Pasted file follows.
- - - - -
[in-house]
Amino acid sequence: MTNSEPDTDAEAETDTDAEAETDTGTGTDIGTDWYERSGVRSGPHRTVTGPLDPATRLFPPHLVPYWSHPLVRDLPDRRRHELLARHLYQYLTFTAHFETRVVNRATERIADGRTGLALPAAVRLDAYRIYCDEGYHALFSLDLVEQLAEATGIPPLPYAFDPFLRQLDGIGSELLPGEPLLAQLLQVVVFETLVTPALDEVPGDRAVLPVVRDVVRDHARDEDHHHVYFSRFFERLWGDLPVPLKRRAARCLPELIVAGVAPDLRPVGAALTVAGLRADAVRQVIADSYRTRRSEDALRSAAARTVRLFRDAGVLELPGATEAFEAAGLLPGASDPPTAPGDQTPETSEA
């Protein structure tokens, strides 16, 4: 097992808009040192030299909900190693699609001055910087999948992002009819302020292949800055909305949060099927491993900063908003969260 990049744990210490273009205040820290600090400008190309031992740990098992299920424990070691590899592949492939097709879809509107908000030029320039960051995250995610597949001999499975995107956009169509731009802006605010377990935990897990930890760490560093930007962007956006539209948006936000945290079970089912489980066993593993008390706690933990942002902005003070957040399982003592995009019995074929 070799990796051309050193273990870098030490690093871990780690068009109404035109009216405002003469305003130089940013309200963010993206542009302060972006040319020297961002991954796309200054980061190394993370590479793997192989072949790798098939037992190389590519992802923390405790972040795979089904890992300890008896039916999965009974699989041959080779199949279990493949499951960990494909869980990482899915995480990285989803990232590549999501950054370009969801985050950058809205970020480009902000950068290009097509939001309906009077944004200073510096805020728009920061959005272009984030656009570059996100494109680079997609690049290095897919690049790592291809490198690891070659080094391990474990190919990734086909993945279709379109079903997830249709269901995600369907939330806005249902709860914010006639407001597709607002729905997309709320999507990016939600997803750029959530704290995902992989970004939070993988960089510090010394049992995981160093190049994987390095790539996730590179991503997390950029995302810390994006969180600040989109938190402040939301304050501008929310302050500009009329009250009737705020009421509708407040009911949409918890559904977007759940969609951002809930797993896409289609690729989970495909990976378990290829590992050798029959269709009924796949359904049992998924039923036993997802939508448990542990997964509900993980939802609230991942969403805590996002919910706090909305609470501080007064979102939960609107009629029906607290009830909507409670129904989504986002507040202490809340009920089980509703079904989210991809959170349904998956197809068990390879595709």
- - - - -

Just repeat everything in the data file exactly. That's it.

[in-house]
Amino acid sequence: MTNSEPDTDAEAETDTDAEAETDTGTGTDIGTDWYERSGVRSGPHRTVTGPLDPATRLFPPHLVPYWSHPLVRDLPDRRRHELLARHLYQYLTFTAHFETRVVNRATERIADGRTGLALPAAVRLDAYRIYCDEGYHALFSLDLVEQLAEATGIPPLPYAFDPFLRQLDGIGSELLPGEPLLAQLLQVVVFETLVTPALDEVPGDRAVLPVVRDVVRDHARDEDHHHVYFSRFFERLWGDLPVPLKRRAARCLPELIVAGVAPDLRPVGAALTVAGLRADAVRQVIADSYRTRRSEDALRSAAARTVRLFRDAGVLELPGATEAFEAAGLLPGASDPPTAPGDQTPETSEA
């Protein structure tokens, strides 16, 4: 097992808009040192030299909900190693699609001055910087999948992002009819302020292949800055909305949060099927491993900063908003969260 990049744990210490273009205040820290600090400008190309031992740990098992299920424990070691590899592949492939097709879809509107908000030029320039960051995250995610597949001999499975995107956009169509731009802006605010377990935990897990930890760490560093930007962007956006539209948006936000945290079970089912489980066993593993008390706690933990942002902005003070957040399982003592995009019995074929 070799990796051309050193273990870098030490690093871990780690068009109404035109009216405002003469305003130089940013309200963010993206542009302060972006040319020297961002991954796309200054980061190394993370590479793997192989072949790798098939037992190389590519992802923390405790972040795979089904890992300890008896039916999965009974699989041959080779199949279990493949499951960990494909869980990482899915995480990285989803990232590549999501950054370009969801985050950058809205970020480009902000950068290009097509939001309906009077944004200073510096805020728009920061959005272009984030656009570059996100494109680079997609690049290095897919690049790592291809490198690891070659080094391990474990190919990734086909993945279709379109079903997830249709269901995600369907939330806005249902709860914010006639407001597709607002729905997309709320999507990016939600997803750029959530704290995902992989970004939070993988960089510090010394049992995981160093190049994987390095790539996730590179991503997390950029995302810390994006969180600040989109938190402040939301304050501008929310302050500009009329009250009737705020009421509708407040009911949409918890559904977007759940969609951002809930797993896409289609690729989970495909990976378990290829590992050798029959269709009924796949359904049992998924039923036993997802939508448990542990997964509900993980939802609230991942969403805590996002919910706090909305609470501080007064979102939960609107009629029906607290009830909507409670129904989504986002507040202490809340009920089980509703079904989210991809959170349904998956197809068990390879595709």